Yet, such transnational movement has been institutionally invisible to international organisations working in Dollo Ado. Cross-border mobility is not openly discussed; much less integrated into livelihoods programming. UNHCR staff, particularly ‘national staff’ native to Dollo Ado, are quietly aware of the importance of refugees’ cross-border strategies. However, individual understandings have not been reflected at institutional or policy levels within UNHCR.
The question is: given the centrality of cross-border strategies, why are they not a focus of livelihoods programming? Part of the answer can be found at the level of power-knowledge, and its implications for bureaucracy. The UN system’s approach to programming – and what is legible to it – is shaped through its state-centric gaze. UNHCR’s livelihoods programmes in Dollo Ado are approved in Addis Ababa; responses across the border in Doolow are made in Mogadishu.
Part of the explanation, however, is material, and reflects UNHCR’s relationship with a government concerned to discourage cross-border movement. In order to operate within Ethiopia, UNHCR relies upon the government’s permission. For the government, border crossing is sensitive due to the security implications of Al Shabaab’s operations on the other side of the border. And UNHCR staff were deferential in seeking to exclude cross-border mobility issues from livelihoods programming for fear of alienating the government. In this sense, aspects of the decision making were wilful, systematic, and strategic, in the sense of shaping how could be ‘seen’ based on the political preferences of the host state.
These findings have policy implications for international institutions. They cannot be detached from the local realities, including the historical and cultural context of the regions in which they operate. Livelihoods programmes need to move beyond state-centrism and have greater regard for transnationalism, kinship ties, and cross-border socio-economic networks, whether within the Dollo Ado area or elsewhere.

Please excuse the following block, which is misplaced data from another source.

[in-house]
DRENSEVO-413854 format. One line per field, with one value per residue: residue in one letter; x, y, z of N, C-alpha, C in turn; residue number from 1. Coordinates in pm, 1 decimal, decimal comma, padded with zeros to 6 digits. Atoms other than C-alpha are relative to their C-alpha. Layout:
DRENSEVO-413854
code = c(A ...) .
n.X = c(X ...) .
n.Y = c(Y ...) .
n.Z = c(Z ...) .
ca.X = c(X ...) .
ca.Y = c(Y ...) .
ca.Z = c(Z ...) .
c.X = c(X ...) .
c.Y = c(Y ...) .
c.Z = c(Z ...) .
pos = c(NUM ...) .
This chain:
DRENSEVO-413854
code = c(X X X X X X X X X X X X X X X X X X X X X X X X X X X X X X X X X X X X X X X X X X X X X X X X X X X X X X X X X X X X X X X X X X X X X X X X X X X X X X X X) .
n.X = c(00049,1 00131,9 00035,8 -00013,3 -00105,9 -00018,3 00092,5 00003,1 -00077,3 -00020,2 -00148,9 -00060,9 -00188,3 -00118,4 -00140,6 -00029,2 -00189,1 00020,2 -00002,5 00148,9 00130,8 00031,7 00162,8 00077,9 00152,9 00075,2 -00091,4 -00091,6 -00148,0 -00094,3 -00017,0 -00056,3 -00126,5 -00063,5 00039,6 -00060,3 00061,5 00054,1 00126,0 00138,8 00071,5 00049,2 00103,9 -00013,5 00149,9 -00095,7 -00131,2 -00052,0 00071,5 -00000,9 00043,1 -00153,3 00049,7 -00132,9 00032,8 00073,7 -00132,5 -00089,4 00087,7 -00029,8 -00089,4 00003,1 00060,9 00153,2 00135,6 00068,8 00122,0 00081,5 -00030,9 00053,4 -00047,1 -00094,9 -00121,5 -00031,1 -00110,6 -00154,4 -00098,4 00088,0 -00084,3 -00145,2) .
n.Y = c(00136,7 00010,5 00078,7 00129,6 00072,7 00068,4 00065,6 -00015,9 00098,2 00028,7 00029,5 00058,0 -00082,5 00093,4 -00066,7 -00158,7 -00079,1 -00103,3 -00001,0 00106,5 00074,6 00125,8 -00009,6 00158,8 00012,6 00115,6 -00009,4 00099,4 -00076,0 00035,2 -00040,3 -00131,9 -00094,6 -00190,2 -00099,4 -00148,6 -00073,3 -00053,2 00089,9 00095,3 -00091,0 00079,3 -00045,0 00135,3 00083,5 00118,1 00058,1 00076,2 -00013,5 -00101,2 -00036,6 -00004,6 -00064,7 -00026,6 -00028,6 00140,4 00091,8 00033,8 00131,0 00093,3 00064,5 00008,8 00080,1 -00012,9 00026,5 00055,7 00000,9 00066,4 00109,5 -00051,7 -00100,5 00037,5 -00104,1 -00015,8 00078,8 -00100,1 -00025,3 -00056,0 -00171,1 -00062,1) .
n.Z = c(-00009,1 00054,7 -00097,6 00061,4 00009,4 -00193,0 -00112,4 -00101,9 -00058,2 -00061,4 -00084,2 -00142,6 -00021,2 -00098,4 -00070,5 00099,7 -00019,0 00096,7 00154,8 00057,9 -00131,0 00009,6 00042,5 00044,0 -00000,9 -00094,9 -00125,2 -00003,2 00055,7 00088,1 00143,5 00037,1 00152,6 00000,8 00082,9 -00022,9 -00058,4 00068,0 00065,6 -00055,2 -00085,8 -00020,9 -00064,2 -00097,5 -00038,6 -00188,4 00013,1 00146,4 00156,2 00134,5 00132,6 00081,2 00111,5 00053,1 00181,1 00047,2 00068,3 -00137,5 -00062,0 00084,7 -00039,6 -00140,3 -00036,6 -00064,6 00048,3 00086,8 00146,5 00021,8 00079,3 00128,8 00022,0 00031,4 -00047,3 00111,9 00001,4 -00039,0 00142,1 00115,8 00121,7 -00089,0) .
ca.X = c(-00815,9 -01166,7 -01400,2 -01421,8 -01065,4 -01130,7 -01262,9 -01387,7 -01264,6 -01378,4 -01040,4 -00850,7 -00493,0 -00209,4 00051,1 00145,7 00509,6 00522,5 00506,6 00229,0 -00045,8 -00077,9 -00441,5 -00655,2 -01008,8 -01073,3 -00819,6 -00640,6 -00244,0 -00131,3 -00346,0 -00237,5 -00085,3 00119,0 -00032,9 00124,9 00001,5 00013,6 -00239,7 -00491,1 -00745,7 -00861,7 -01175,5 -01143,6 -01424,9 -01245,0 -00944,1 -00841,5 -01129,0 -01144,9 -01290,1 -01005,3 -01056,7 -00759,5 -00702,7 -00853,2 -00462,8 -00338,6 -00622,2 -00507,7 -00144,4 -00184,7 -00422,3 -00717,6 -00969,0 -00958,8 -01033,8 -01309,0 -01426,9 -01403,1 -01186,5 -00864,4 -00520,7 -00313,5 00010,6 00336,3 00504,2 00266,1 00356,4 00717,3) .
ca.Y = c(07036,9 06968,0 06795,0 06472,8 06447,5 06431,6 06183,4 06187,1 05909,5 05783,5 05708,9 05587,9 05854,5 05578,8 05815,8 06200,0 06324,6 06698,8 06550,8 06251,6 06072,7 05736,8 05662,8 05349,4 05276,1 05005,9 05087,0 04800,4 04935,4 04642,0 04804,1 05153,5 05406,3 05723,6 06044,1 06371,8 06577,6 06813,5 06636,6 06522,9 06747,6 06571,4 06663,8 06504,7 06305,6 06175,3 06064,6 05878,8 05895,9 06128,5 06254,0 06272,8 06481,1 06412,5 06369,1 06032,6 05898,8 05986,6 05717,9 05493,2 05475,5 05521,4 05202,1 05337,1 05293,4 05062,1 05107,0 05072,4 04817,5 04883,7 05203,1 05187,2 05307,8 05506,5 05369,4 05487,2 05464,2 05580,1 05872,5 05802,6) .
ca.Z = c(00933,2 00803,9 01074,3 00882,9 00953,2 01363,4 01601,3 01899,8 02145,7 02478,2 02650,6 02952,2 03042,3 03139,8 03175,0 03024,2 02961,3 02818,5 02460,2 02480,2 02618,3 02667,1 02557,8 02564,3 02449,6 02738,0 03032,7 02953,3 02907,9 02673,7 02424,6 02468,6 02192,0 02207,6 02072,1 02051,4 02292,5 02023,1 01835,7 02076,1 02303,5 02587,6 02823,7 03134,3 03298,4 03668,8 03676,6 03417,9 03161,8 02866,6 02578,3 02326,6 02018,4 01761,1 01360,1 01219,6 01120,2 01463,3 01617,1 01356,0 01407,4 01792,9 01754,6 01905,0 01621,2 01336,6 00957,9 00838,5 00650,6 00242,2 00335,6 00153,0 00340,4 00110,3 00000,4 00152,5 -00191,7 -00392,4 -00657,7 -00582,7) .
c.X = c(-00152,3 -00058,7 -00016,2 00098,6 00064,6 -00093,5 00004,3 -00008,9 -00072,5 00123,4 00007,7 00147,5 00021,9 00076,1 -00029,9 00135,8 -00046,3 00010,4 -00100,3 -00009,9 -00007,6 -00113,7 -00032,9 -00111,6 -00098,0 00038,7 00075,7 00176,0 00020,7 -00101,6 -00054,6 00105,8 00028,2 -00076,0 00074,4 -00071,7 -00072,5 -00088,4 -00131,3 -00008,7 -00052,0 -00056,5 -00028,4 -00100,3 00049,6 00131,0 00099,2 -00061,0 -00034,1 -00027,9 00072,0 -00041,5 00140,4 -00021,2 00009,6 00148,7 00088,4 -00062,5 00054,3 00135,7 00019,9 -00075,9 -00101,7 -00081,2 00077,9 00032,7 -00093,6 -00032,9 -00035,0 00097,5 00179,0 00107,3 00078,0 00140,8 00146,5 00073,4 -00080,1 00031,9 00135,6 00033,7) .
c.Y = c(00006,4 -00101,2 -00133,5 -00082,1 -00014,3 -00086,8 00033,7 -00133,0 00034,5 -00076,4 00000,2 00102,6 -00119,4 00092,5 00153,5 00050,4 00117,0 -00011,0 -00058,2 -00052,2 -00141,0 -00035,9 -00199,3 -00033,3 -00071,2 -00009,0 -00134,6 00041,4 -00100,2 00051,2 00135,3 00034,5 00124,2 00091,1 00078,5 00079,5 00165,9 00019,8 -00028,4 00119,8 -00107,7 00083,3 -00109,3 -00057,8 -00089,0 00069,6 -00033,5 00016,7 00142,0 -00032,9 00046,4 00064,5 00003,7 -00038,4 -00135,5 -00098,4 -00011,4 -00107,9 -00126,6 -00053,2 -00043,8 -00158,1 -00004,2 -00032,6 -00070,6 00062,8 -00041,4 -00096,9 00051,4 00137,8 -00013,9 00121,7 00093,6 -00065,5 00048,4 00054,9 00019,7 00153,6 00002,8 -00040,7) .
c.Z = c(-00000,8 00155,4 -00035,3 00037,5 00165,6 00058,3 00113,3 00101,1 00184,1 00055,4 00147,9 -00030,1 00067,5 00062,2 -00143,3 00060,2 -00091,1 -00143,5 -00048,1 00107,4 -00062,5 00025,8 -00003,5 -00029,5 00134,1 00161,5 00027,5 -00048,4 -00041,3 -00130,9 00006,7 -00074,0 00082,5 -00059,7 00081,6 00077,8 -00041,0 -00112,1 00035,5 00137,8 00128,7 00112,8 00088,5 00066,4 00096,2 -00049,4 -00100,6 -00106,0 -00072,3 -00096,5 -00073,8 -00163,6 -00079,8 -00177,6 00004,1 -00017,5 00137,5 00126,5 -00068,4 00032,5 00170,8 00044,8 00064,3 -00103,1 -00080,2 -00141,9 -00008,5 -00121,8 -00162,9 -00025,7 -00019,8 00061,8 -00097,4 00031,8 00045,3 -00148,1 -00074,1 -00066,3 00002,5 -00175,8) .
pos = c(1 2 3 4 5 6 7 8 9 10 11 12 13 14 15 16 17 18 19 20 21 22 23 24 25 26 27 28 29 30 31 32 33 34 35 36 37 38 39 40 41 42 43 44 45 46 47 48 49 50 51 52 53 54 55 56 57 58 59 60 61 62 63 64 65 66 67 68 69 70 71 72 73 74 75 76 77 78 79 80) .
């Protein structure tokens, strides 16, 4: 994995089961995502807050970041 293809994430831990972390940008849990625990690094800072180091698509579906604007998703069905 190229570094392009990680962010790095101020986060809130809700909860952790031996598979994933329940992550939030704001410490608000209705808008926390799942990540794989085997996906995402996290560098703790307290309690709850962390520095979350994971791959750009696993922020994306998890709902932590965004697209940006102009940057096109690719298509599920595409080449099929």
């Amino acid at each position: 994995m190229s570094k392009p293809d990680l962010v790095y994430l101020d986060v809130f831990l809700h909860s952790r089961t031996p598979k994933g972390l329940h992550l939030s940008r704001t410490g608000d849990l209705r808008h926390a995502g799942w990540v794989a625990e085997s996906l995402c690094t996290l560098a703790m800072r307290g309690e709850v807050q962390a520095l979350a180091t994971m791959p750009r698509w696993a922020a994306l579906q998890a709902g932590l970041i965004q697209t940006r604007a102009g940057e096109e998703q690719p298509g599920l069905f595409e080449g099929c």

On an academic level, some of these observations are not novel within Development Studies or Anthropology. James Scott demonstrates how states systematically misperceive their subject populations, partly to make them legible for governance. James Ferguson’s Anti-Politics Machine highlights the World Bank’s systematic disengagement from local understandings of transnational economic life. However the work of these authors has rarely been integrated into International Relations’ study of international institutions. While Scott and Ferguson’s work is heavily Foucauldian, our research suggests that some of their key themes can be explored using mixed methods and positivist epistemologies. They offer the basis for deeper exploration of a theme long neglected by International Relations: how international institutions interact with, perceive, and misperceive their subject populations.
Produced by the Refugee Studies Centre, Oxford.
Want to know more? You can read the full Review of International Studies article at DOI: https://doi.org/10.1017/S0260210521000164